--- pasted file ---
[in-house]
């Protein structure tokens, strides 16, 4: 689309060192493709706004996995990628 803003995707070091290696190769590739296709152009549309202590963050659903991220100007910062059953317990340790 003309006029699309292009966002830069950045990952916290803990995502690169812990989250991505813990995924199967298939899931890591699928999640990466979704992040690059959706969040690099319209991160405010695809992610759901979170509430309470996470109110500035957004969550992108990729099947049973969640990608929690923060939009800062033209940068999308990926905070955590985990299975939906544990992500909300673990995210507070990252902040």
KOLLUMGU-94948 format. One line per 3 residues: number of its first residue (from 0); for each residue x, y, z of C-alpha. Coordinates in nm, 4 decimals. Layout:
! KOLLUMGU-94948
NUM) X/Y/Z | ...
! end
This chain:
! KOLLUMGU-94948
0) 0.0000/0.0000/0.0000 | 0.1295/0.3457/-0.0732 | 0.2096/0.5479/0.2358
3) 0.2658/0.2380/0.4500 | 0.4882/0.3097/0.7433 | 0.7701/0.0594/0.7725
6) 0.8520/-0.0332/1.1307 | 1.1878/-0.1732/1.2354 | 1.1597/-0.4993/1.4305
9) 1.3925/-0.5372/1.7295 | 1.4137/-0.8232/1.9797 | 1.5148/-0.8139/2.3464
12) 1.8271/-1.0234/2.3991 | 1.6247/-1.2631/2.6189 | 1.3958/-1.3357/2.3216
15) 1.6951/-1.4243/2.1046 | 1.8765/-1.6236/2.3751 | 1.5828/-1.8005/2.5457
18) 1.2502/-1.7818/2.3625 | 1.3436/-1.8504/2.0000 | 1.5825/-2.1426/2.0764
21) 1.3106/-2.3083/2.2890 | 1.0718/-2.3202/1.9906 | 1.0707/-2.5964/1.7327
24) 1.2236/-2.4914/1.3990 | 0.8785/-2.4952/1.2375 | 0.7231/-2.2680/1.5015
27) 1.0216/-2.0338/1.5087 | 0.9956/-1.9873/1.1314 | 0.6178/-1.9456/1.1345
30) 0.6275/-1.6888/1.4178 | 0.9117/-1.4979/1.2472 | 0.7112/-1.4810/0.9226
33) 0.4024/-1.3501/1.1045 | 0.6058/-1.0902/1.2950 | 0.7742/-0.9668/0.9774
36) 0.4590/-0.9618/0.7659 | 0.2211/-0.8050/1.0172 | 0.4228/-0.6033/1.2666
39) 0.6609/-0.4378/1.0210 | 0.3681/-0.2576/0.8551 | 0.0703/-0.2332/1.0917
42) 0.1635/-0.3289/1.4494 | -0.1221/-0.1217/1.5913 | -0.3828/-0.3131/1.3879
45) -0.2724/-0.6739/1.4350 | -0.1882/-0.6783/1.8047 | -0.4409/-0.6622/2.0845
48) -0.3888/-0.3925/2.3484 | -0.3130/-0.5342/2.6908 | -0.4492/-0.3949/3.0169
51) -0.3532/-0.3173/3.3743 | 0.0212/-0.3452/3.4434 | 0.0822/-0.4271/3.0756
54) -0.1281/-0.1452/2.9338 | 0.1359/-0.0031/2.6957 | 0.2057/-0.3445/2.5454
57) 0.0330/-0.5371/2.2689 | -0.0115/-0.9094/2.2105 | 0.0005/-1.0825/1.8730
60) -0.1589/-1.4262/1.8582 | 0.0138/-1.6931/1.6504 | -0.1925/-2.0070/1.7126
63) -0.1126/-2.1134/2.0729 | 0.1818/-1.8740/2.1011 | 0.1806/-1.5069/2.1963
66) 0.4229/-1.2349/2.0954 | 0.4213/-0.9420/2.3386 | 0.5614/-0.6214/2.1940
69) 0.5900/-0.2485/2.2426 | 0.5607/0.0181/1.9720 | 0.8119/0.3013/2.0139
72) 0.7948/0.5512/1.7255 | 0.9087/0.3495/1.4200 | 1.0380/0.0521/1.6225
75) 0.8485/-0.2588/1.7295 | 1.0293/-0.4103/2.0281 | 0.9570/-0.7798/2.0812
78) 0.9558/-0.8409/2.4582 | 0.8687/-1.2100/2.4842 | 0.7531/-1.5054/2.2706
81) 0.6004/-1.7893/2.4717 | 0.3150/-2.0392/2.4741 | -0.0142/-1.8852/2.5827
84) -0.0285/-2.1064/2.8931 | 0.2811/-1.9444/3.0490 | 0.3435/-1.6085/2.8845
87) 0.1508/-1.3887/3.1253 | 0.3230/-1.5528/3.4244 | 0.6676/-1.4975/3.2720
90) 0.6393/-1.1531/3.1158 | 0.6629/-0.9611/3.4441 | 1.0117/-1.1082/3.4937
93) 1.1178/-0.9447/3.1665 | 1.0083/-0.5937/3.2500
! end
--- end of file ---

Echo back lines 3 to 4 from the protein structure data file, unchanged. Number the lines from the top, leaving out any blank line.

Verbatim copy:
KOLLUMGU-94948 format. One line per 3 residues: number of its first residue (from 0); for each residue x, y, z of C-alpha. Coordinates in nm, 4 decimals. Layout:
! KOLLUMGU-94948